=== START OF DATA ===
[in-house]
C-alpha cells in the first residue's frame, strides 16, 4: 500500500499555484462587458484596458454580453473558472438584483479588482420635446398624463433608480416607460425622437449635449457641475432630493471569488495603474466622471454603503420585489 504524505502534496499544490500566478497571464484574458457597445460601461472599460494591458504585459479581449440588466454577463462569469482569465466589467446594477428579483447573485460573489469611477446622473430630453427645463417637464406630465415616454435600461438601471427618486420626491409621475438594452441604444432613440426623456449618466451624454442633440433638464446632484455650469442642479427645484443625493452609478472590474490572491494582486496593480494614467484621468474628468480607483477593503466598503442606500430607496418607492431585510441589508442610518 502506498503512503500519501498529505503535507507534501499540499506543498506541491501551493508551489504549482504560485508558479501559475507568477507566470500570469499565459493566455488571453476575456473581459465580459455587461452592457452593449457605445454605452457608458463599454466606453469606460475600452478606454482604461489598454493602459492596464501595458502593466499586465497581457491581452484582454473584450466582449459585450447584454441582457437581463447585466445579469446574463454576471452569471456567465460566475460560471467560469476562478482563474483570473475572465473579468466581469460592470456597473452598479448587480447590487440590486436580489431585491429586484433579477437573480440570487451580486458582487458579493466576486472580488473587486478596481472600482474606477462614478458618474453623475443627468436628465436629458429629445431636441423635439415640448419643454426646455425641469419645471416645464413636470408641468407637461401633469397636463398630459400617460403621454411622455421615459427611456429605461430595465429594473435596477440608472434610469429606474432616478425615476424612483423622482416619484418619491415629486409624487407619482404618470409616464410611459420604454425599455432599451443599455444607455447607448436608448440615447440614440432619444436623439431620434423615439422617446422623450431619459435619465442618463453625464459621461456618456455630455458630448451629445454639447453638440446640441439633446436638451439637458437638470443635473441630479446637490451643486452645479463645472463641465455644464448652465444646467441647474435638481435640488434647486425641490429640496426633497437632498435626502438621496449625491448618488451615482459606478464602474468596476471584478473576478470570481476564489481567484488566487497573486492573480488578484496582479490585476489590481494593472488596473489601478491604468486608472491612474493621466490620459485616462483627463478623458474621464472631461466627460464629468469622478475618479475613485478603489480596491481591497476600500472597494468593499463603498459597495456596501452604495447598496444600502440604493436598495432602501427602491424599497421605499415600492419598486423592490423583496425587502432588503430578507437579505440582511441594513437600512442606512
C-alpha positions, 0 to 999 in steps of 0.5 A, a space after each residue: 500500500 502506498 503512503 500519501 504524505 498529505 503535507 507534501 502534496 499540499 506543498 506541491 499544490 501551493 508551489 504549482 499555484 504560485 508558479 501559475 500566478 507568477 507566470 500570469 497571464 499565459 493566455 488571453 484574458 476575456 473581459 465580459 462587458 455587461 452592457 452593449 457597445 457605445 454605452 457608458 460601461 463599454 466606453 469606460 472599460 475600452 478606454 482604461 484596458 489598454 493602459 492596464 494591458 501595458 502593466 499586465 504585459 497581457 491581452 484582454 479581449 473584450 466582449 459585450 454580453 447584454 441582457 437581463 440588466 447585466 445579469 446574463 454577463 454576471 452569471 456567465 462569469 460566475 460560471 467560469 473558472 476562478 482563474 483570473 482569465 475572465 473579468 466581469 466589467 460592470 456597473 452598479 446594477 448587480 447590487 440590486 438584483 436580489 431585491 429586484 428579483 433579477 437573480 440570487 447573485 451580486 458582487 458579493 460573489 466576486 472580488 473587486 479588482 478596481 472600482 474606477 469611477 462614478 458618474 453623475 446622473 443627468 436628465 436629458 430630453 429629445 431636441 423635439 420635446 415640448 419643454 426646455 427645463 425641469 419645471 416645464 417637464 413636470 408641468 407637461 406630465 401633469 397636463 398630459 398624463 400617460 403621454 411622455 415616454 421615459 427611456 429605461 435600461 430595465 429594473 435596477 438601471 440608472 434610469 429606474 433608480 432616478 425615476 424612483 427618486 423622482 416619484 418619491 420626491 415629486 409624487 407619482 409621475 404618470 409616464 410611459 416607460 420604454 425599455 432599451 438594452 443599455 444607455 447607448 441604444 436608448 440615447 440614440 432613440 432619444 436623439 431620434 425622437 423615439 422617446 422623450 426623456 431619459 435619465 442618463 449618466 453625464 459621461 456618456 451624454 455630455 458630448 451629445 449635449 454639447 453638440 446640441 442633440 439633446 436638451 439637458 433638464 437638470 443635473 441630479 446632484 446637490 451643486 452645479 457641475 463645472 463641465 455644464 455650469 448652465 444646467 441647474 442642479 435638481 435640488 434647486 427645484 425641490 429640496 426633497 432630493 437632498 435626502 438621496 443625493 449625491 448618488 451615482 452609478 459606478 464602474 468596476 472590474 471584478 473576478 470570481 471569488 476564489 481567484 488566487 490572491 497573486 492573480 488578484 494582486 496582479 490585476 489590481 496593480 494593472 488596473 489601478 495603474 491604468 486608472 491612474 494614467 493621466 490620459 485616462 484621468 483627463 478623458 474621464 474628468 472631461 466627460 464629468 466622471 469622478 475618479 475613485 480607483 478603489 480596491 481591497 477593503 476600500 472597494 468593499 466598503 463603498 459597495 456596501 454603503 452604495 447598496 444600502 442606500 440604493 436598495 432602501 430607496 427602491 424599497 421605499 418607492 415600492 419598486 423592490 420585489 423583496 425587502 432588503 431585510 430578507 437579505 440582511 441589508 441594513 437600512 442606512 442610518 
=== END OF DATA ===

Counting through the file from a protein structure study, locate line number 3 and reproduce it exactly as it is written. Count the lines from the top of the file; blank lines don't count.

C-alpha positions, 0 to 999 in steps of 0.5 A, a space after each residue: 500500500 502506498 503512503 500519501 504524505 498529505 503535507 507534501 502534496 499540499 506543498 506541491 499544490 501551493 508551489 504549482 499555484 504560485 508558479 501559475 500566478 507568477 507566470 500570469 497571464 499565459 493566455 488571453 484574458 476575456 473581459 465580459 462587458 455587461 452592457 452593449 457597445 457605445 454605452 457608458 460601461 463599454 466606453 469606460 472599460 475600452 478606454 482604461 484596458 489598454 493602459 492596464 494591458 501595458 502593466 499586465 504585459 497581457 491581452 484582454 479581449 473584450 466582449 459585450 454580453 447584454 441582457 437581463 440588466 447585466 445579469 446574463 454577463 454576471 452569471 456567465 462569469 460566475 460560471 467560469 473558472 476562478 482563474 483570473 482569465 475572465 473579468 466581469 466589467 460592470 456597473 452598479 446594477 448587480 447590487 440590486 438584483 436580489 431585491 429586484 428579483 433579477 437573480 440570487 447573485 451580486 458582487 458579493 460573489 466576486 472580488 473587486 479588482 478596481 472600482 474606477 469611477 462614478 458618474 453623475 446622473 443627468 436628465 436629458 430630453 429629445 431636441 423635439 420635446 415640448 419643454 426646455 427645463 425641469 419645471 416645464 417637464 413636470 408641468 407637461 406630465 401633469 397636463 398630459 398624463 400617460 403621454 411622455 415616454 421615459 427611456 429605461 435600461 430595465 429594473 435596477 438601471 440608472 434610469 429606474 433608480 432616478 425615476 424612483 427618486 423622482 416619484 418619491 420626491 415629486 409624487 407619482 409621475 404618470 409616464 410611459 416607460 420604454 425599455 432599451 438594452 443599455 444607455 447607448 441604444 436608448 440615447 440614440 432613440 432619444 436623439 431620434 425622437 423615439 422617446 422623450 426623456 431619459 435619465 442618463 449618466 453625464 459621461 456618456 451624454 455630455 458630448 451629445 449635449 454639447 453638440 446640441 442633440 439633446 436638451 439637458 433638464 437638470 443635473 441630479 446632484 446637490 451643486 452645479 457641475 463645472 463641465 455644464 455650469 448652465 444646467 441647474 442642479 435638481 435640488 434647486 427645484 425641490 429640496 426633497 432630493 437632498 435626502 438621496 443625493 449625491 448618488 451615482 452609478 459606478 464602474 468596476 472590474 471584478 473576478 470570481 471569488 476564489 481567484 488566487 490572491 497573486 492573480 488578484 494582486 496582479 490585476 489590481 496593480 494593472 488596473 489601478 495603474 491604468 486608472 491612474 494614467 493621466 490620459 485616462 484621468 483627463 478623458 474621464 474628468 472631461 466627460 464629468 466622471 469622478 475618479 475613485 480607483 478603489 480596491 481591497 477593503 476600500 472597494 468593499 466598503 463603498 459597495 456596501 454603503 452604495 447598496 444600502 442606500 440604493 436598495 432602501 430607496 427602491 424599497 421605499 418607492 415600492 419598486 423592490 420585489 423583496 425587502 432588503 431585510 430578507 437579505 440582511 441589508 441594513 437600512 442606512 442610518 